Infant Snoring Tied to Parental Snoring

Condition can lead to learning disabilities, heart disease, metabolic disorders, study says

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By Alan Mozes
HealthDay Reporter

MONDAY, April 10, 2006 (HealthDay News) -- Infant children of parents who are habitual snorers are themselves at increased risk for frequent snoring, a new study reveals.

The study also found that young children diagnosed with atopy -- a tendency to develop allergies and asthma -- are also prone to frequent snoring.

And African-American children are at elevated risk for chronic snoring, the researchers said.

The findings are important, the researchers said, because so-called "sleep-disordered breathing" among children has been previously associated with the development of learning disabilities, heart disease, and metabolic disorders.

"Early intervention can reduce morbidity due to sleep-disordered breathing," said study lead author Dr. Maninder Kalra, an assistant professor of pediatrics at Cincinnati Children's Hospital Medical Center.

Kalra and his colleagues noted that the American Academy of Pediatrics already recommends that all children be screened for obstructive sleep-disordered breathing.

Whether it occurs in children or adults, snoring is tied to the dynamics at the back of the mouth and nose, where airflow can become disrupted, according to the American Academy of Otolaryngology-Head and Neck Surgery (AAOHNS). The snoring noise is produced when the throat and tongue vibrate against portions of the roof of the mouth, such as the palate and uvula.

Nasal allergies, infections, structural irregularities and problems related to the tonsils and adenoids -- the infection-fighting spongy tissue above the mouth roof -- are also linked to the onset of snoring.

Surgical, laser and radio-wave treatments for patients of all ages can offer some relief to chronic snorers, by clearing obstructions and tightening loose throat tissue. Nasal masks designed to increase air pressure can also help.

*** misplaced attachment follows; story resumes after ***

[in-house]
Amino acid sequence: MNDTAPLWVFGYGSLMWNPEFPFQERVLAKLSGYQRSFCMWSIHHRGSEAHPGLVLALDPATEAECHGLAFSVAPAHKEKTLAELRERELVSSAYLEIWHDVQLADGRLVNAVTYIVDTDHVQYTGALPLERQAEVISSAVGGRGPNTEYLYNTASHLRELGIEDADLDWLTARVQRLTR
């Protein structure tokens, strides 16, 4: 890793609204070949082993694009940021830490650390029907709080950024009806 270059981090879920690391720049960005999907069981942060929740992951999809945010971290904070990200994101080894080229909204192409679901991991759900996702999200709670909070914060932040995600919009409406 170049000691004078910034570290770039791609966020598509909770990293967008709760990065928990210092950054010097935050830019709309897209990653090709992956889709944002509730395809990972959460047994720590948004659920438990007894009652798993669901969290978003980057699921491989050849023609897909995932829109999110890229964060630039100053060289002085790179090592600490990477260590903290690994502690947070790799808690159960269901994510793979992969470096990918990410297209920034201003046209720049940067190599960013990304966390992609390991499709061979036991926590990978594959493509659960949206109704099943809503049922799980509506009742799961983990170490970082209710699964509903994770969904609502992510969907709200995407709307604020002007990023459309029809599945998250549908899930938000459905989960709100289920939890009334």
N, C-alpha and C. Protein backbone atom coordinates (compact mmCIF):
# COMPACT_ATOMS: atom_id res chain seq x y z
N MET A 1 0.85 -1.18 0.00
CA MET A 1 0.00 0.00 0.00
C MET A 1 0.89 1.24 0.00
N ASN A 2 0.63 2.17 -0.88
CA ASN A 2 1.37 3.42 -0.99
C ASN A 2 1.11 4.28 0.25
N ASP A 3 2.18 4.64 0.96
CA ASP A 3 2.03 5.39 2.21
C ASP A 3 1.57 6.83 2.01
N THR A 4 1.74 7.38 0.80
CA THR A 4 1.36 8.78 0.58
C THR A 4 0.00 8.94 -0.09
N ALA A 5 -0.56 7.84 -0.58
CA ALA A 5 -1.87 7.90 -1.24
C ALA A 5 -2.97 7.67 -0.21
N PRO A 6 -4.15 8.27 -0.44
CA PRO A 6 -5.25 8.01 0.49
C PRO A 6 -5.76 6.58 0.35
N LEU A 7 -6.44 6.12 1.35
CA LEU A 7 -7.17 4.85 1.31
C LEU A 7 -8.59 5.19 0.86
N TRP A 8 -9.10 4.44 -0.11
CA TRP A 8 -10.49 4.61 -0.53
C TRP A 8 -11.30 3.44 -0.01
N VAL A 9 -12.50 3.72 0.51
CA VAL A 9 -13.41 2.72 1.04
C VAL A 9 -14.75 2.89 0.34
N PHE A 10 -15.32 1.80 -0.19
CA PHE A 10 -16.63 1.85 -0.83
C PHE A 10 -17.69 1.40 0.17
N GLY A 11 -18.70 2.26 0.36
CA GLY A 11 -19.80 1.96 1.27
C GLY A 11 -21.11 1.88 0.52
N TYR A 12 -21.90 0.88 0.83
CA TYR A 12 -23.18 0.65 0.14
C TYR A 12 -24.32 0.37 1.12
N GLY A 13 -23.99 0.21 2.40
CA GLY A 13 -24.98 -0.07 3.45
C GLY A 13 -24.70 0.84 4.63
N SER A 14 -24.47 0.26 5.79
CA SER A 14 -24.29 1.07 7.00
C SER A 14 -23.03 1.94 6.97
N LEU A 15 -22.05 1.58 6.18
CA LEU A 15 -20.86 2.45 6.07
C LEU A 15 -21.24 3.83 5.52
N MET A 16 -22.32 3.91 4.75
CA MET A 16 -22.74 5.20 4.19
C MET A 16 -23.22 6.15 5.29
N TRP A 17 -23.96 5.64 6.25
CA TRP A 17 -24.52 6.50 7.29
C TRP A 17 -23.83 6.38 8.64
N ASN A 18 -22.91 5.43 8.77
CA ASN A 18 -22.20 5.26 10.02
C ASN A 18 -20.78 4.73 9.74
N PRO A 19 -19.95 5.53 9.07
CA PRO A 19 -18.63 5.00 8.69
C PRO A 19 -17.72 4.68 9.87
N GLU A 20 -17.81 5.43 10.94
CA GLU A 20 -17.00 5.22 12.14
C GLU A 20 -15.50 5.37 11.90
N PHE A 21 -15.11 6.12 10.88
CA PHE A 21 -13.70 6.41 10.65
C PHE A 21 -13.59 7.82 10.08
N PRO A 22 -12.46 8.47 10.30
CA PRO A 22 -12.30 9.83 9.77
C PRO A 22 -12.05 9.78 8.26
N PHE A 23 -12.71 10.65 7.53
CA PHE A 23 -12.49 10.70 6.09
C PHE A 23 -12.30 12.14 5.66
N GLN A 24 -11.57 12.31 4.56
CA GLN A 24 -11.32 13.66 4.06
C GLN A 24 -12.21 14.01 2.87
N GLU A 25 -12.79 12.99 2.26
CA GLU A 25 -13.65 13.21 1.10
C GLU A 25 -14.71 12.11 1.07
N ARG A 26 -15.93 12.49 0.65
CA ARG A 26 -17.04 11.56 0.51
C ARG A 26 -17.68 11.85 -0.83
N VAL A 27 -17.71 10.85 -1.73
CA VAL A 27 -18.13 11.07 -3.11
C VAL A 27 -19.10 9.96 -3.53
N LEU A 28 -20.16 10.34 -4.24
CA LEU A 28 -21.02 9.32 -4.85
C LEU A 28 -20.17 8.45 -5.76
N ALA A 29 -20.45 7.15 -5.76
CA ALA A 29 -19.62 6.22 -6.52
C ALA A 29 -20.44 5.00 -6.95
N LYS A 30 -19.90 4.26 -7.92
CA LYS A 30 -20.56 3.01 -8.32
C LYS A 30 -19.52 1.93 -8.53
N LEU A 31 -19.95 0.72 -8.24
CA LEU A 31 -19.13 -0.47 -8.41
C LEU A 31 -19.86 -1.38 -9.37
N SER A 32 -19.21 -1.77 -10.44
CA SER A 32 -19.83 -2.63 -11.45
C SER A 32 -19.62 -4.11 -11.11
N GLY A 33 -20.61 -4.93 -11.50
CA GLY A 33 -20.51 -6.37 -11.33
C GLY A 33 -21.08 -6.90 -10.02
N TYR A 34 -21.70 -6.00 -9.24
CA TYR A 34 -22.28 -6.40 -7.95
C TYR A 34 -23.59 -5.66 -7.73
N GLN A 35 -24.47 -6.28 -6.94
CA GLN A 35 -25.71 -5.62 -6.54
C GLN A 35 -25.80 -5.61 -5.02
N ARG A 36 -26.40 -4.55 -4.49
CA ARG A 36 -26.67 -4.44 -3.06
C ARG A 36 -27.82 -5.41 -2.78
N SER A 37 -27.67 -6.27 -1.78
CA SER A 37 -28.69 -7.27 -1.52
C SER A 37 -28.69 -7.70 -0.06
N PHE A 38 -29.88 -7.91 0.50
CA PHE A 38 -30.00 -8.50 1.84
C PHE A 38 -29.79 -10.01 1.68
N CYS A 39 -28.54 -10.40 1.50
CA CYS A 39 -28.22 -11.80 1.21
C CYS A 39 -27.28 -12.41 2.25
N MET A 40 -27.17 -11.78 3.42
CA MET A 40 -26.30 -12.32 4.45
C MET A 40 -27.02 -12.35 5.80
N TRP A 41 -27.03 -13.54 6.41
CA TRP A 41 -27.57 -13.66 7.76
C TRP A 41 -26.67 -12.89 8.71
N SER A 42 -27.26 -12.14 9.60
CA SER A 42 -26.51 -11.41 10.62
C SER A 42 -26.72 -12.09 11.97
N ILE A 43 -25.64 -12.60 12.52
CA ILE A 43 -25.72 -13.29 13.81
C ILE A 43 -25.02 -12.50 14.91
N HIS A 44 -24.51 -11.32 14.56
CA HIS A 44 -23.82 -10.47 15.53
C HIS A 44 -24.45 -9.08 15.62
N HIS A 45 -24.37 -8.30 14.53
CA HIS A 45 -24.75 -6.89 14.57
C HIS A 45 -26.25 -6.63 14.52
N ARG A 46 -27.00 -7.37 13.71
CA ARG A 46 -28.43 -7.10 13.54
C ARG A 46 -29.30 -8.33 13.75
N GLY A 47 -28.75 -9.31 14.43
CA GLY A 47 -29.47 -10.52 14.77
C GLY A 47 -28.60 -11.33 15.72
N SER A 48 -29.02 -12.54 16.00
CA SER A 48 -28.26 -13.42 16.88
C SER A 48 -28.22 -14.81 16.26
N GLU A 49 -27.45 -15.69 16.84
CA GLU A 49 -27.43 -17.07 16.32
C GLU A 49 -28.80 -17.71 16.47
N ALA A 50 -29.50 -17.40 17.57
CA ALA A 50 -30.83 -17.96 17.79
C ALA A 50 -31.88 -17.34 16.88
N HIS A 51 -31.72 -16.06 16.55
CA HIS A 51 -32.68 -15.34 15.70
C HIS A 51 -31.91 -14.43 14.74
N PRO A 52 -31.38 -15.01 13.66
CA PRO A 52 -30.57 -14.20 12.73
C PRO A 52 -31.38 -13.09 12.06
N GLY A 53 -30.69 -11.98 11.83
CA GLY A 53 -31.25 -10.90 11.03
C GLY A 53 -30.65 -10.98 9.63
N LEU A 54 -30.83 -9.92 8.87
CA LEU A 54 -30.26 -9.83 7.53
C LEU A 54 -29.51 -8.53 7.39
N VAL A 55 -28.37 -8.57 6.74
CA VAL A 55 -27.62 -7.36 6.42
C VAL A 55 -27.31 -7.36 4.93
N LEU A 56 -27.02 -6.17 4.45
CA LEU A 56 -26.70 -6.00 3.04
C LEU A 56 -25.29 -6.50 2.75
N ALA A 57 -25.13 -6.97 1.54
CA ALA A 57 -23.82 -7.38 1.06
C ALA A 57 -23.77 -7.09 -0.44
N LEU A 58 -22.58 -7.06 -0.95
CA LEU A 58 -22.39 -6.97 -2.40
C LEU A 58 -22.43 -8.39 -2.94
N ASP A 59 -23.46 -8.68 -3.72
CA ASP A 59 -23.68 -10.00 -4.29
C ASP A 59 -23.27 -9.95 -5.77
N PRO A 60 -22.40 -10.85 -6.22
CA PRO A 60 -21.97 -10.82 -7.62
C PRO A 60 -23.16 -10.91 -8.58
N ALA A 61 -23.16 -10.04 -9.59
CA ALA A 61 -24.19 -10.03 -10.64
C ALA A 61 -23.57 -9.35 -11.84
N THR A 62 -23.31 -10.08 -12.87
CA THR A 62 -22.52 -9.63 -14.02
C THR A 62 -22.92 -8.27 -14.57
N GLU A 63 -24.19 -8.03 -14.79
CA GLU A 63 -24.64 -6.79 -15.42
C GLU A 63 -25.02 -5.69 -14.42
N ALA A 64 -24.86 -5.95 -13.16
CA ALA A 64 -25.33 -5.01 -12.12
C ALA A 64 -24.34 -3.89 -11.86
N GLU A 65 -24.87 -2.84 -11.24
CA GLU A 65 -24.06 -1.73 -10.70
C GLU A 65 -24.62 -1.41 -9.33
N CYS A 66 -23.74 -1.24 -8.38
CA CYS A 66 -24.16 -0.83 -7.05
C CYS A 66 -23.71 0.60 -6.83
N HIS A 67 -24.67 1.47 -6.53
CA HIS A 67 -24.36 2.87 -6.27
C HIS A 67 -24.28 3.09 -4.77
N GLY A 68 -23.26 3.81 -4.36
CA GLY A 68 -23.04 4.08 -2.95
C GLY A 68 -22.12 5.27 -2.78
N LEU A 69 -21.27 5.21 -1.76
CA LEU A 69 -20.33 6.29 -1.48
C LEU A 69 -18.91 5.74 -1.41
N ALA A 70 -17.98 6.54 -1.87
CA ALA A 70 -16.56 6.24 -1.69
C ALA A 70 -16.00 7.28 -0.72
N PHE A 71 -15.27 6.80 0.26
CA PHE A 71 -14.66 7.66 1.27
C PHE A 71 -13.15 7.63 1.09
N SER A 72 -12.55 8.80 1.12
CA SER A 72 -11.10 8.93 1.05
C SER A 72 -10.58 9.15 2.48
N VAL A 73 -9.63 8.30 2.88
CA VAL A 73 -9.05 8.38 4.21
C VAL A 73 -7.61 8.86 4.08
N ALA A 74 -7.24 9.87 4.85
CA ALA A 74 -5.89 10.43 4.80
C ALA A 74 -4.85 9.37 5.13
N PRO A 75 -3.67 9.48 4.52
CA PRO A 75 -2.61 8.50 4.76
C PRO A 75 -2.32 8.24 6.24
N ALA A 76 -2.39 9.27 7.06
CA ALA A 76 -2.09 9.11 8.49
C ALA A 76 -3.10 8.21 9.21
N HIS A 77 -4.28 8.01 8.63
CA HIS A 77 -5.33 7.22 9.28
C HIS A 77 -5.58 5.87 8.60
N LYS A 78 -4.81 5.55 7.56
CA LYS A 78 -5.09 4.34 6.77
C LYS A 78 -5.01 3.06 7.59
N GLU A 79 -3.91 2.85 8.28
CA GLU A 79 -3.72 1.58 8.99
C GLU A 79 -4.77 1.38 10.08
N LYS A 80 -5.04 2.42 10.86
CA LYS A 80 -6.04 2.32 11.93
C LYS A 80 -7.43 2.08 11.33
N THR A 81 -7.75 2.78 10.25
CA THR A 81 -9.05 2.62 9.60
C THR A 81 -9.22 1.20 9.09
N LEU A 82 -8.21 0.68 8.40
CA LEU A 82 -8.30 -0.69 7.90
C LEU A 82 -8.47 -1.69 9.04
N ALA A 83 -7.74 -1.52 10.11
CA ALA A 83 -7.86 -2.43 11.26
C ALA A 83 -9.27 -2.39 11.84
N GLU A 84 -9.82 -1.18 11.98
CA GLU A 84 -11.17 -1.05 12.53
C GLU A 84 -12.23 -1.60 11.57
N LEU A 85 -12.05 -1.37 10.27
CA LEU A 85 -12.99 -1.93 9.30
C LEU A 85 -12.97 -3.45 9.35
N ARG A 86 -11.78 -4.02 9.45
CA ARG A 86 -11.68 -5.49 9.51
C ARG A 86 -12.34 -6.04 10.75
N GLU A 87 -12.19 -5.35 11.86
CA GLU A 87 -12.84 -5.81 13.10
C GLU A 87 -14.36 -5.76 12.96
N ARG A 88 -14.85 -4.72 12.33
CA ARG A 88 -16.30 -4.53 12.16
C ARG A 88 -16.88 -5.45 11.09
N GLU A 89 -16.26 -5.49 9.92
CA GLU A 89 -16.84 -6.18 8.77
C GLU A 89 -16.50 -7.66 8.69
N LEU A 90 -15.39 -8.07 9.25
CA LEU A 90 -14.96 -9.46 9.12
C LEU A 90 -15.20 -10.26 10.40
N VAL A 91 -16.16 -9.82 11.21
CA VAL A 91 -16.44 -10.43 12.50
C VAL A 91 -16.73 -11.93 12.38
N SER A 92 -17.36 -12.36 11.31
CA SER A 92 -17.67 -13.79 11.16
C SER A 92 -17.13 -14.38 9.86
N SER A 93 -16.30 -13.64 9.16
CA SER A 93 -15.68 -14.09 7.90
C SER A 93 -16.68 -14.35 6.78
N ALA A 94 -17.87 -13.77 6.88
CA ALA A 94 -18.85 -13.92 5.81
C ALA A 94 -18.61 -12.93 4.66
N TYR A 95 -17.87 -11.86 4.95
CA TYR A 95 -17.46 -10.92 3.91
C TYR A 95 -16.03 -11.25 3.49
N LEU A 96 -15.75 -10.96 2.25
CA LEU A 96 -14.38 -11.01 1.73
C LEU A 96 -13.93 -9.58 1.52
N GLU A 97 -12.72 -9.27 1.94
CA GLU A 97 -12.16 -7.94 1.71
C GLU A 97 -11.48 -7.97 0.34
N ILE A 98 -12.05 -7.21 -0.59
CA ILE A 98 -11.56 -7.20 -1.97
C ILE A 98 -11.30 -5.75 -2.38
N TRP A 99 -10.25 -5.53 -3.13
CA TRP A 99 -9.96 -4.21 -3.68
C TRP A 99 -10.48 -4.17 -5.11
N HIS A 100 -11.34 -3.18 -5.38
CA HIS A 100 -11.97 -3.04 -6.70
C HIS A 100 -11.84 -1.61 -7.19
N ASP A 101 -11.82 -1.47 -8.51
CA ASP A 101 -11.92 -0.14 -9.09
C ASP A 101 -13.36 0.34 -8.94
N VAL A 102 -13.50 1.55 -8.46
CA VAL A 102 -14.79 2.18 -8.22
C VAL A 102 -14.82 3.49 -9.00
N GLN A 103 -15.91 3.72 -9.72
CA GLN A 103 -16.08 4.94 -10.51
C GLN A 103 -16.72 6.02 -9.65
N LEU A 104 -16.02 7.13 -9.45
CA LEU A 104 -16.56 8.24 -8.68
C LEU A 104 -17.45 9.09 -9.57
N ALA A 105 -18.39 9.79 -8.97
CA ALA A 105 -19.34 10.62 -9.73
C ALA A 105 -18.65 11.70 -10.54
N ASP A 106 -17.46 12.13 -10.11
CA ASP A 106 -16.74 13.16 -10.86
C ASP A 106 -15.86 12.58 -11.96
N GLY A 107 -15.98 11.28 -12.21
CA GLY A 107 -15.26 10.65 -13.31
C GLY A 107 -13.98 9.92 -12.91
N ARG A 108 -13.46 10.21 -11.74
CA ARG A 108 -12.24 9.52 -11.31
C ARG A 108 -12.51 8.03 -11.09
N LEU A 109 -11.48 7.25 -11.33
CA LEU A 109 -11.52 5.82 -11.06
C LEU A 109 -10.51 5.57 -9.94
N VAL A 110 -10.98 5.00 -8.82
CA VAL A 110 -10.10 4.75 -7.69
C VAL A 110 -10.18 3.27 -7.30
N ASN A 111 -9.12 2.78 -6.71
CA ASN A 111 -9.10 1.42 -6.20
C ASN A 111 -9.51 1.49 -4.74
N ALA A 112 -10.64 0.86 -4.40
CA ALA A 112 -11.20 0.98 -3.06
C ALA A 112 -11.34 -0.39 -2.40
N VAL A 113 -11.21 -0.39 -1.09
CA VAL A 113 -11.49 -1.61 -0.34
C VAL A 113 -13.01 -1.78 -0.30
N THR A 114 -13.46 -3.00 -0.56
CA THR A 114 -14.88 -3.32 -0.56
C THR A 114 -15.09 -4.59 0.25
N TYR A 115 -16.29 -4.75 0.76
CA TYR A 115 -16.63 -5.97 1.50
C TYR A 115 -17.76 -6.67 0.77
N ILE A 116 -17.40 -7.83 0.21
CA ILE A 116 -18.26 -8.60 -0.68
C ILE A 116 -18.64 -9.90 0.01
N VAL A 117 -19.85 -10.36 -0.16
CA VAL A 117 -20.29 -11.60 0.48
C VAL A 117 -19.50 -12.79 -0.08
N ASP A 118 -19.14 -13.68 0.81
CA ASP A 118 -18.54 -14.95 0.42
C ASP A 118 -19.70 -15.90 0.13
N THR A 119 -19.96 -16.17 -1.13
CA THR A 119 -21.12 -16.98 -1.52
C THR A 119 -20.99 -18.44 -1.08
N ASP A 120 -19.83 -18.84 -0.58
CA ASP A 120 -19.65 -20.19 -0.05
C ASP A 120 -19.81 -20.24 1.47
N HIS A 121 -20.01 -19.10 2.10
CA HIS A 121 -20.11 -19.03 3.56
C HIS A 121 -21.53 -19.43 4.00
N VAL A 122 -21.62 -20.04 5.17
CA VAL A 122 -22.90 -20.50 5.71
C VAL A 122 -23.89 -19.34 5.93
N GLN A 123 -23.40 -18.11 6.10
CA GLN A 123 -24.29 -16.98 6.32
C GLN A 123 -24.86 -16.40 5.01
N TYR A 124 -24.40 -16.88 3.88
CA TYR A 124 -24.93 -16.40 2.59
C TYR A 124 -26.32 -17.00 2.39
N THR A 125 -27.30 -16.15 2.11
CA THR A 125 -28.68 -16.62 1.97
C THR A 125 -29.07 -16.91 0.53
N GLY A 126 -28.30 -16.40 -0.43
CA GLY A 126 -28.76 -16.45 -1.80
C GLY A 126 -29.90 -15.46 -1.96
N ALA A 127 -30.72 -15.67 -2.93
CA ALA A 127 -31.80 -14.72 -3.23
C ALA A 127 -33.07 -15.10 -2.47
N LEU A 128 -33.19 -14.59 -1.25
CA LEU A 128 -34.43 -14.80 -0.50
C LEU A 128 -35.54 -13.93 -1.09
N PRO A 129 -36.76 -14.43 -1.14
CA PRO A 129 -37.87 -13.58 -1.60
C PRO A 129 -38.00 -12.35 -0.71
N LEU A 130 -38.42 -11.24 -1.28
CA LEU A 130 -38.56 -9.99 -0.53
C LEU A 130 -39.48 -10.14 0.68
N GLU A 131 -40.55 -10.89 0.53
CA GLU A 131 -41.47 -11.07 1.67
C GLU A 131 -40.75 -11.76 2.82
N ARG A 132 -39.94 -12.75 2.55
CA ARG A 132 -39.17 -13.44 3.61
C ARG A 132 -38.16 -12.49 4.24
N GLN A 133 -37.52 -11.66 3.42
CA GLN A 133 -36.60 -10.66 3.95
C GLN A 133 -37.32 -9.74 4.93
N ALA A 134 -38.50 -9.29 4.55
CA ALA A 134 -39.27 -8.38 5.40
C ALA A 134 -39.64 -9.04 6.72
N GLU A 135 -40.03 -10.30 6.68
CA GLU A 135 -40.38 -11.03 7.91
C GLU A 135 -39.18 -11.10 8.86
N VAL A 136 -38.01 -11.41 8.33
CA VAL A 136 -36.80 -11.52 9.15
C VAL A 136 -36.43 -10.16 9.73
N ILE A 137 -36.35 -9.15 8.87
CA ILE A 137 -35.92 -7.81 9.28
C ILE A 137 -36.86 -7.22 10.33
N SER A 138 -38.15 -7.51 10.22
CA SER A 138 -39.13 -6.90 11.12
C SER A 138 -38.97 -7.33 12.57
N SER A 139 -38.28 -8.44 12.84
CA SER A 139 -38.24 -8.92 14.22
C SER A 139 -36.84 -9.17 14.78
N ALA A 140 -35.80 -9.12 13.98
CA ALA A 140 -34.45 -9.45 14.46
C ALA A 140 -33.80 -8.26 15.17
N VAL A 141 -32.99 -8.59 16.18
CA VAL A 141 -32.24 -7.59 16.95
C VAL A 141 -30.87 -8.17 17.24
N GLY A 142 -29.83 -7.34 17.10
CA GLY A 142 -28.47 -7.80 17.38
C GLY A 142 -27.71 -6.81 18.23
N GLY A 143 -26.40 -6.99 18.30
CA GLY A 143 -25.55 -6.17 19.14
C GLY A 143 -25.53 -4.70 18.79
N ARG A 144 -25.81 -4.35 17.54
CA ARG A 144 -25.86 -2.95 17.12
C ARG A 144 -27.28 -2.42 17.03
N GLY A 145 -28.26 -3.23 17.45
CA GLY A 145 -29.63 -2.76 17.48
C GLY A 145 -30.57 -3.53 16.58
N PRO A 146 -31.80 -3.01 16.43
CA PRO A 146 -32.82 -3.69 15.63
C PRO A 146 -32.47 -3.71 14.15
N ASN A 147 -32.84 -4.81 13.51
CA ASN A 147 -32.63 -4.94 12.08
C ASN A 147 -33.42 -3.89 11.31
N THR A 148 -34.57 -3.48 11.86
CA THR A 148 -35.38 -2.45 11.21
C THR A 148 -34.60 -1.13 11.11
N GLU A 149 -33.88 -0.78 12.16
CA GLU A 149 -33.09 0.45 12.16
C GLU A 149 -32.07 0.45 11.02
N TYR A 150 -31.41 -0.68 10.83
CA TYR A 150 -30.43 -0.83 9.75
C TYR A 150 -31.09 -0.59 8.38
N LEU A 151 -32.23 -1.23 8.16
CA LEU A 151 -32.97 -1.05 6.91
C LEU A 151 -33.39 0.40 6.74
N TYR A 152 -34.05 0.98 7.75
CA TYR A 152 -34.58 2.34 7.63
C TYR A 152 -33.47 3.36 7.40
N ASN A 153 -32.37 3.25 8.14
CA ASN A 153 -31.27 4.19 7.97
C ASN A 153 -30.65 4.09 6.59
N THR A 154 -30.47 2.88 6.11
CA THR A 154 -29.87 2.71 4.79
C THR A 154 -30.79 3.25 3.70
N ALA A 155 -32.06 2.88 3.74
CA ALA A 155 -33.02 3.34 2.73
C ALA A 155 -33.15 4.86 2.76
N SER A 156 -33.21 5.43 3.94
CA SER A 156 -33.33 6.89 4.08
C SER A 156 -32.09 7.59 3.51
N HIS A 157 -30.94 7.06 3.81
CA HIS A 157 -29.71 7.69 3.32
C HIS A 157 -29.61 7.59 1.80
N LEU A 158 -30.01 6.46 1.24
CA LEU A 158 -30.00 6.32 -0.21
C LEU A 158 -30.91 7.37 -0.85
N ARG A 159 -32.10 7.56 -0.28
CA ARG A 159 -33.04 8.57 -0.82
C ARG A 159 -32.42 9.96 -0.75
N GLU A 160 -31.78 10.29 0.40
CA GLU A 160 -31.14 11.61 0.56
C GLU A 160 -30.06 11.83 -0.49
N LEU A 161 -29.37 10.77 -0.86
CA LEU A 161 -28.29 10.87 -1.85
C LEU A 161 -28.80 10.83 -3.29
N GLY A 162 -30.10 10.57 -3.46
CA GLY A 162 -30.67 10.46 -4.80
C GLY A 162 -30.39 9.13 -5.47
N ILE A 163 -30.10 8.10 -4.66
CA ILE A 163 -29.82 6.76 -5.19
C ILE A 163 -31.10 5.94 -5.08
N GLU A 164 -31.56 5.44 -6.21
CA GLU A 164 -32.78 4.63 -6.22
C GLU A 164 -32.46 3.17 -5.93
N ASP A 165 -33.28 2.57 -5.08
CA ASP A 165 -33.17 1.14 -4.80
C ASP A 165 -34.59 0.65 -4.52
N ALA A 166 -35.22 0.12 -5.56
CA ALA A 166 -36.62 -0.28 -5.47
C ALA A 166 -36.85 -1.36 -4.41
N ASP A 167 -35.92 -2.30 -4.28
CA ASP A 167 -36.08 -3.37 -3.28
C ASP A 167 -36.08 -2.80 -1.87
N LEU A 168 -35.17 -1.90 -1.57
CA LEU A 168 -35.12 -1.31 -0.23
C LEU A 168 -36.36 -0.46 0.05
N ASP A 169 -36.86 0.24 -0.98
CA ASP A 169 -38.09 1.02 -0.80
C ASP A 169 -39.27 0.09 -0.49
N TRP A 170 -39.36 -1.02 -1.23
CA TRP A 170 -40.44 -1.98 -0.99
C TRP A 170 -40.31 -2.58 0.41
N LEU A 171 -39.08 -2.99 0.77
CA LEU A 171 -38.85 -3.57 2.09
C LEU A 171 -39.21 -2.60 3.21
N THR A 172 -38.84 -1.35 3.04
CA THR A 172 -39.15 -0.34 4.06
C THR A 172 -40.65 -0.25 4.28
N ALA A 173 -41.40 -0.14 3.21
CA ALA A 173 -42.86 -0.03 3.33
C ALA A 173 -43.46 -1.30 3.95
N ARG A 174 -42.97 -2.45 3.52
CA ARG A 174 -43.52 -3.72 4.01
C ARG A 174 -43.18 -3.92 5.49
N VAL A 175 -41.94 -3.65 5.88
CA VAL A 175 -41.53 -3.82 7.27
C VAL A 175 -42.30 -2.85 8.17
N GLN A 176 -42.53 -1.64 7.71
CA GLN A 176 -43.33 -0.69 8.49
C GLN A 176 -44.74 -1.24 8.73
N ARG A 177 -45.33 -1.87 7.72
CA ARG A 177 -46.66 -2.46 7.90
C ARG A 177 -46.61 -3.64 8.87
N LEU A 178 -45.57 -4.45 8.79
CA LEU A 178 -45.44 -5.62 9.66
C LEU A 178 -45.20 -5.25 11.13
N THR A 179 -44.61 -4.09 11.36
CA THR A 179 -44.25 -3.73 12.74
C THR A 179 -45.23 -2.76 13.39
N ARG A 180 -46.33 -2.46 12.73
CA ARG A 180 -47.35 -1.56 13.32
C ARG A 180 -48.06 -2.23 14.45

For less-serious adult cases, physicians suggest a range of lifestyle changes, such as adhering to routine sleep patterns, weight loss, sleeping on one's side, and avoiding alcohol and sleeping medications before turning in.

The new infant-risk findings were based on tallies of the incidence of snoring among 681 children living in the Cincinnati area. All the infants were born to parents who were themselves diagnosed as atopic. The average age of the children -- 80 percent of whom were white, and 55 percent of whom were boys -- was just over 1 year.

Habitual snoring was defined as snoring three or more times a week. The parents completed questionnaires to identify any relationship between infant snoring and parental snoring, infant atopic status, and infant exposure to parental smoking.

Blood tests were also done to assess infant allergies, including those related to grass pollens, ragweed, various trees, dust mites, penicillin, cockroaches, cats, and dogs.

Reporting in the April issue of the journal Chest, the study authors noted that among the parents, 20 percent of the mothers and 46 percent of the fathers were found to be habitual snorers. According to the AAOHNS, an estimated 25 percent of adults snore regularly, while 45 percent snore on occasion. The phenomenon commonly affects men more often than women.

Among the children, those infants with at least one parent who was a habitual snorer were almost three times as likely to snore frequently than those with no parental history of snoring.

Children who tested positive for atopy were found to be nearly twice as likely to be habitual snorers as non-atopic children.

African-American children also appeared to have a higher risk for snoring -- they were almost three times as likely to be habitual snorers.

No association was found, however, between infant snoring and exposure to parental smoking.

"We found that frequent snoring at age 1 is as prevalent as that reported in school-age children," Kalra said. "Parents who snore should be aware that their children are at increased risk for frequent snoring."

So are children with a history of allergies, Kalra said, adding that an estimated 40 million children in the western world suffer from allergies.

One expert said the findings should further the study of sleep apnea, where individuals suffer multiple interruptions in breathing during sleep.

"First, it adds to the growing body of literature for the potential genetic factures that may underline sleep apnea," said Mark S. Aloia, an assistant professor in the department of psychiatry and human behavior at Brown Medical School in Providence, R.I. "I can't think of any other studies that have identified a familial pattern as this one does. And it also serves an important role for identifying potential risk factors for a disorder that's often under-diagnosed and under-treated," he added.

A second study in the April issue of Chest found that women with a higher body mass index (BMI, a ratio of weight to height) appear more likely to be habitual snorers.

The Swedish study, which surveyed more than 6,800 women, also found that snoring was most common among women between the ages of 50 and 59.

More information

For more on snoring, visit the American Academy of Otolaryngology-Head and Neck Surgery.

SOURCES: Maninder Kalra, M.D., assistant professor, pediatrics and pulmonary medicine, Cincinnati Children's Hospital Medical Center; Mark S. Aloia, Ph.D., assistant professor, psychiatry and human behavior, Brown Medical School, Providence, R.I.; April 2006, Chest

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